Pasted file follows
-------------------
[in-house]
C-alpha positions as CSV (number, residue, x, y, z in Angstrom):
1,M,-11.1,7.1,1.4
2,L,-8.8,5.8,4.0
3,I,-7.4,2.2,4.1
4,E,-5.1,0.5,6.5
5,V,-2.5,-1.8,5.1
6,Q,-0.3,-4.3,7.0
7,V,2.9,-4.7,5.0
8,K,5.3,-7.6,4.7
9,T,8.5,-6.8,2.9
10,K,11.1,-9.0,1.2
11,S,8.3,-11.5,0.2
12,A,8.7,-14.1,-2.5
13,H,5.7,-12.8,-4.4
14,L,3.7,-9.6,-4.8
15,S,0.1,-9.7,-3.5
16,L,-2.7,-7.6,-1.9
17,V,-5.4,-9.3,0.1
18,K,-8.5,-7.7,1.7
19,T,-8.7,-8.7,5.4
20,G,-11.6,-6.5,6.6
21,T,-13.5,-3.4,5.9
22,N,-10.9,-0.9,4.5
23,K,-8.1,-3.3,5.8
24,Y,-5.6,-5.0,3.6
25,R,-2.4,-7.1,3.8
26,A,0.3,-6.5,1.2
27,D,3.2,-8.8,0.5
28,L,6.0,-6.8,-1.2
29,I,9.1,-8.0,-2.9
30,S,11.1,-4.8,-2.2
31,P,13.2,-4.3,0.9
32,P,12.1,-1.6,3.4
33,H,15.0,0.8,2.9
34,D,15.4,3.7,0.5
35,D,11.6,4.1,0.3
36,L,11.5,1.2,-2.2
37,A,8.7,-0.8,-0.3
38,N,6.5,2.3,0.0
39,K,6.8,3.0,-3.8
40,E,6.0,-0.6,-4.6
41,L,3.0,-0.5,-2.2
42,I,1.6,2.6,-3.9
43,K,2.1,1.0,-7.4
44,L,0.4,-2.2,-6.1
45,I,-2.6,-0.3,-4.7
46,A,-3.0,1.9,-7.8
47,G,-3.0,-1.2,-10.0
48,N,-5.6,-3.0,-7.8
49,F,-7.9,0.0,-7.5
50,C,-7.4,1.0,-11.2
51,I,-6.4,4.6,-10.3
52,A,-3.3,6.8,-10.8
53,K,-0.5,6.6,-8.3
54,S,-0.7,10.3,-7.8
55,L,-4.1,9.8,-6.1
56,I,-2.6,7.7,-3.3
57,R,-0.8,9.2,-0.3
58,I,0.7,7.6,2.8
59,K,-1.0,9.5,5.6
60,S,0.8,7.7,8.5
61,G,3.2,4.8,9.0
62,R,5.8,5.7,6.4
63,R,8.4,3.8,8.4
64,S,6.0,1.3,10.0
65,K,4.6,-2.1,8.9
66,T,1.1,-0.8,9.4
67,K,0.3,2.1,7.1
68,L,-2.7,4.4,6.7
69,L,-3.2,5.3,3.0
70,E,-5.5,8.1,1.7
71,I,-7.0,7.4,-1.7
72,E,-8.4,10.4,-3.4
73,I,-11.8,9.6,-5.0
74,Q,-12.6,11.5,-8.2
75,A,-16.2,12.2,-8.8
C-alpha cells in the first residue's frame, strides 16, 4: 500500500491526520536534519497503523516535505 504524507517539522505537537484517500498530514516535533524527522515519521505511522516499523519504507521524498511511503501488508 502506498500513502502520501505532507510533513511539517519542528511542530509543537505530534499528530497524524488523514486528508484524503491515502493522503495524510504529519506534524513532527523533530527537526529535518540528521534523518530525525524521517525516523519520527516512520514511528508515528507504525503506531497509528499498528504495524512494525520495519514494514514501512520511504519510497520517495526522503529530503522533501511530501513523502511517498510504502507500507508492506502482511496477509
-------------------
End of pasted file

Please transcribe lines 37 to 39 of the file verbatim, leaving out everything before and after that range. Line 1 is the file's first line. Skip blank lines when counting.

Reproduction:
35,D,11.6,4.1,0.3
36,L,11.5,1.2,-2.2
37,A,8.7,-0.8,-0.3